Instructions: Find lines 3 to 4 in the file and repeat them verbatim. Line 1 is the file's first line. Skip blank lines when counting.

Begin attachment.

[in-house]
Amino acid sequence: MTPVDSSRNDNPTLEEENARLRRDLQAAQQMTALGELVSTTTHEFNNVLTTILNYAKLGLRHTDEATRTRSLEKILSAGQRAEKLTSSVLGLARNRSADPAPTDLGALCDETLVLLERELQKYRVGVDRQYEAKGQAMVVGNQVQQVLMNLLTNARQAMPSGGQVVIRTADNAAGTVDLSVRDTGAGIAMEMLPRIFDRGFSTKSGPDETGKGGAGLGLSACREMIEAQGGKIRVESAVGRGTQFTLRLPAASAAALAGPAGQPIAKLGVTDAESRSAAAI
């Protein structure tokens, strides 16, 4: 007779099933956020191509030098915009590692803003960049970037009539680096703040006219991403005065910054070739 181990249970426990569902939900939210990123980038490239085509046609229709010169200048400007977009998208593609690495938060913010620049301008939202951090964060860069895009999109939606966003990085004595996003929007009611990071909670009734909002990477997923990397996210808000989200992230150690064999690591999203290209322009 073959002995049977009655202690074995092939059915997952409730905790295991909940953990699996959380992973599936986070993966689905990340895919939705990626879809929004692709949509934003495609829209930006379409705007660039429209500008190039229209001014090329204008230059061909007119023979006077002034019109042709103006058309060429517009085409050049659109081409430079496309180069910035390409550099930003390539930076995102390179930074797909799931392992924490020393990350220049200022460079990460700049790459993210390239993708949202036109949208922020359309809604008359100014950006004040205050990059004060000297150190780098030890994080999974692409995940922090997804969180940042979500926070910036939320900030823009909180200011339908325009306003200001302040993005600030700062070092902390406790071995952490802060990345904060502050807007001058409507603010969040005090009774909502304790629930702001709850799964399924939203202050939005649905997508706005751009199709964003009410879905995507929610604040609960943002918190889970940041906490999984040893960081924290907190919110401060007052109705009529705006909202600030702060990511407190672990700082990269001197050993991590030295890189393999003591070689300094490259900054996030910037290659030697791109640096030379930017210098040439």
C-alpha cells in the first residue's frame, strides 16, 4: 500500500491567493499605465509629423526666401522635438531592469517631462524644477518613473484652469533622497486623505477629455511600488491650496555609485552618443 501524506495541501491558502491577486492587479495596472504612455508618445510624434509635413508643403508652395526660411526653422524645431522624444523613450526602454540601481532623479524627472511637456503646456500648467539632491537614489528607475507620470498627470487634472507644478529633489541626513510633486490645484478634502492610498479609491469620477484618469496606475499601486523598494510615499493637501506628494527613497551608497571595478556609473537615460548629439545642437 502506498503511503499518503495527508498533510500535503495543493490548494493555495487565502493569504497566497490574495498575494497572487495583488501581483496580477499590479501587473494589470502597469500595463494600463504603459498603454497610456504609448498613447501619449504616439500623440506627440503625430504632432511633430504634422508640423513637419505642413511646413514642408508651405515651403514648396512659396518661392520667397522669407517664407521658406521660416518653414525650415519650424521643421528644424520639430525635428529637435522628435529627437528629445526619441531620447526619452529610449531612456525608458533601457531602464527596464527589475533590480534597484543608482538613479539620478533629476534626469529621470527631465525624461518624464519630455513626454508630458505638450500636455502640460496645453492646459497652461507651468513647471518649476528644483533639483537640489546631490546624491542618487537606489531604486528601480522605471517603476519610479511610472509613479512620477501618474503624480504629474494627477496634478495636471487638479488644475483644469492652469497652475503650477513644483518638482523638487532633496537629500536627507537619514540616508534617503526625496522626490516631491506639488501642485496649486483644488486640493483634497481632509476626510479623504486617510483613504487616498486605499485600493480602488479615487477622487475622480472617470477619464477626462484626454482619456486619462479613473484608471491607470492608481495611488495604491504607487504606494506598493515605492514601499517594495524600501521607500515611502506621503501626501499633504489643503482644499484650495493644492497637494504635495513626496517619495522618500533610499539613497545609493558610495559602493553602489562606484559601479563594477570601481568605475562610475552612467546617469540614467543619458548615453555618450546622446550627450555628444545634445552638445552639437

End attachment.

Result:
């Protein structure tokens, strides 16, 4: 007779099933956020191509030098915009590692803003960049970037009539680096703040006219991403005065910054070739 181990249970426990569902939900939210990123980038490239085509046609229709010169200048400007977009998208593609690495938060913010620049301008939202951090964060860069895009999109939606966003990085004595996003929007009611990071909670009734909002990477997923990397996210808000989200992230150690064999690591999203290209322009 073959002995049977009655202690074995092939059915997952409730905790295991909940953990699996959380992973599936986070993966689905990340895919939705990626879809929004692709949509934003495609829209930006379409705007660039429209500008190039229209001014090329204008230059061909007119023979006077002034019109042709103006058309060429517009085409050049659109081409430079496309180069910035390409550099930003390539930076995102390179930074797909799931392992924490020393990350220049200022460079990460700049790459993210390239993708949202036109949208922020359309809604008359100014950006004040205050990059004060000297150190780098030890994080999974692409995940922090997804969180940042979500926070910036939320900030823009909180200011339908325009306003200001302040993005600030700062070092902390406790071995952490802060990345904060502050807007001058409507603010969040005090009774909502304790629930702001709850799964399924939203202050939005649905997508706005751009199709964003009410879905995507929610604040609960943002918190889970940041906490999984040893960081924290907190919110401060007052109705009529705006909202600030702060990511407190672990700082990269001197050993991590030295890189393999003591070689300094490259900054996030910037290659030697791109640096030379930017210098040439």
C-alpha cells in the first residue's frame, strides 16, 4: 500500500491567493499605465509629423526666401522635438531592469517631462524644477518613473484652469533622497486623505477629455511600488491650496555609485552618443 501524506495541501491558502491577486492587479495596472504612455508618445510624434509635413508643403508652395526660411526653422524645431522624444523613450526602454540601481532623479524627472511637456503646456500648467539632491537614489528607475507620470498627470487634472507644478529633489541626513510633486490645484478634502492610498479609491469620477484618469496606475499601486523598494510615499493637501506628494527613497551608497571595478556609473537615460548629439545642437 502506498503511503499518503495527508498533510500535503495543493490548494493555495487565502493569504497566497490574495498575494497572487495583488501581483496580477499590479501587473494589470502597469500595463494600463504603459498603454497610456504609448498613447501619449504616439500623440506627440503625430504632432511633430504634422508640423513637419505642413511646413514642408508651405515651403514648396512659396518661392520667397522669407517664407521658406521660416518653414525650415519650424521643421528644424520639430525635428529637435522628435529627437528629445526619441531620447526619452529610449531612456525608458533601457531602464527596464527589475533590480534597484543608482538613479539620478533629476534626469529621470527631465525624461518624464519630455513626454508630458505638450500636455502640460496645453492646459497652461507651468513647471518649476528644483533639483537640489546631490546624491542618487537606489531604486528601480522605471517603476519610479511610472509613479512620477501618474503624480504629474494627477496634478495636471487638479488644475483644469492652469497652475503650477513644483518638482523638487532633496537629500536627507537619514540616508534617503526625496522626490516631491506639488501642485496649486483644488486640493483634497481632509476626510479623504486617510483613504487616498486605499485600493480602488479615487477622487475622480472617470477619464477626462484626454482619456486619462479613473484608471491607470492608481495611488495604491504607487504606494506598493515605492514601499517594495524600501521607500515611502506621503501626501499633504489643503482644499484650495493644492497637494504635495513626496517619495522618500533610499539613497545609493558610495559602493553602489562606484559601479563594477570601481568605475562610475552612467546617469540614467543619458548615453555618450546622446550627450555628444545634445552638445552639437